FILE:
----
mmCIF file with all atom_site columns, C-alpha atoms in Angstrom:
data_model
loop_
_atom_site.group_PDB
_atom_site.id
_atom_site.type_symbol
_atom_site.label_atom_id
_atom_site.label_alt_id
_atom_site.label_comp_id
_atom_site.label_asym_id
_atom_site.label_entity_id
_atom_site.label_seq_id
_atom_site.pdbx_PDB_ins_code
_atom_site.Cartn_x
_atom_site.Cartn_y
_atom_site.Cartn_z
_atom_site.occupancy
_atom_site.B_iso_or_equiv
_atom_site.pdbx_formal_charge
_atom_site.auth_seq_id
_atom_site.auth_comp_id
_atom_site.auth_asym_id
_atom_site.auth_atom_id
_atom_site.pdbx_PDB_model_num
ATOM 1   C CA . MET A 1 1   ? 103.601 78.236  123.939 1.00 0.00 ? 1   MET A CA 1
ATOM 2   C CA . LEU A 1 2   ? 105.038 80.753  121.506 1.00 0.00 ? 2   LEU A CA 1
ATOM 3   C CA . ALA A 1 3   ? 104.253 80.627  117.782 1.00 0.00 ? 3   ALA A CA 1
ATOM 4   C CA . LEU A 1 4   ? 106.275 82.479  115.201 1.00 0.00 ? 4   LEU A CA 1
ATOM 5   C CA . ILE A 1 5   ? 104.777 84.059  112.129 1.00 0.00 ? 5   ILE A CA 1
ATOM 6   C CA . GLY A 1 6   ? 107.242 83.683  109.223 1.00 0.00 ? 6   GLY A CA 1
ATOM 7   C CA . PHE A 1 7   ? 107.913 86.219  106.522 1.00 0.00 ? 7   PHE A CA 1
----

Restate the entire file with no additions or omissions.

mmCIF file with all atom_site columns, C-alpha atoms in Angstrom:
data_model
loop_
_atom_site.group_PDB
_atom_site.id
_atom_site.type_symbol
_atom_site.label_atom_id
_atom_site.label_alt_id
_atom_site.label_comp_id
_atom_site.label_asym_id
_atom_site.label_entity_id
_atom_site.label_seq_id
_atom_site.pdbx_PDB_ins_code
_atom_site.Cartn_x
_atom_site.Cartn_y
_atom_site.Cartn_z
_atom_site.occupancy
_atom_site.B_iso_or_equiv
_atom_site.pdbx_formal_charge
_atom_site.auth_seq_id
_atom_site.auth_comp_id
_atom_site.auth_asym_id
_atom_site.auth_atom_id
_atom_site.pdbx_PDB_model_num
ATOM 1   C CA . MET A 1 1   ? 103.601 78.236  123.939 1.00 0.00 ? 1   MET A CA 1
ATOM 2   C CA . LEU A 1 2   ? 105.038 80.753  121.506 1.00 0.00 ? 2   LEU A CA 1
ATOM 3   C CA . ALA A 1 3   ? 104.253 80.627  117.782 1.00 0.00 ? 3   ALA A CA 1
ATOM 4   C CA . LEU A 1 4   ? 106.275 82.479  115.201 1.00 0.00 ? 4   LEU A CA 1
ATOM 5   C CA . ILE A 1 5   ? 104.777 84.059  112.129 1.00 0.00 ? 5   ILE A CA 1
ATOM 6   C CA . GLY A 1 6   ? 107.242 83.683  109.223 1.00 0.00 ? 6   GLY A CA 1
ATOM 7   C CA . PHE A 1 7   ? 107.913 86.219  106.522 1.00 0.00 ? 7   PHE A CA 1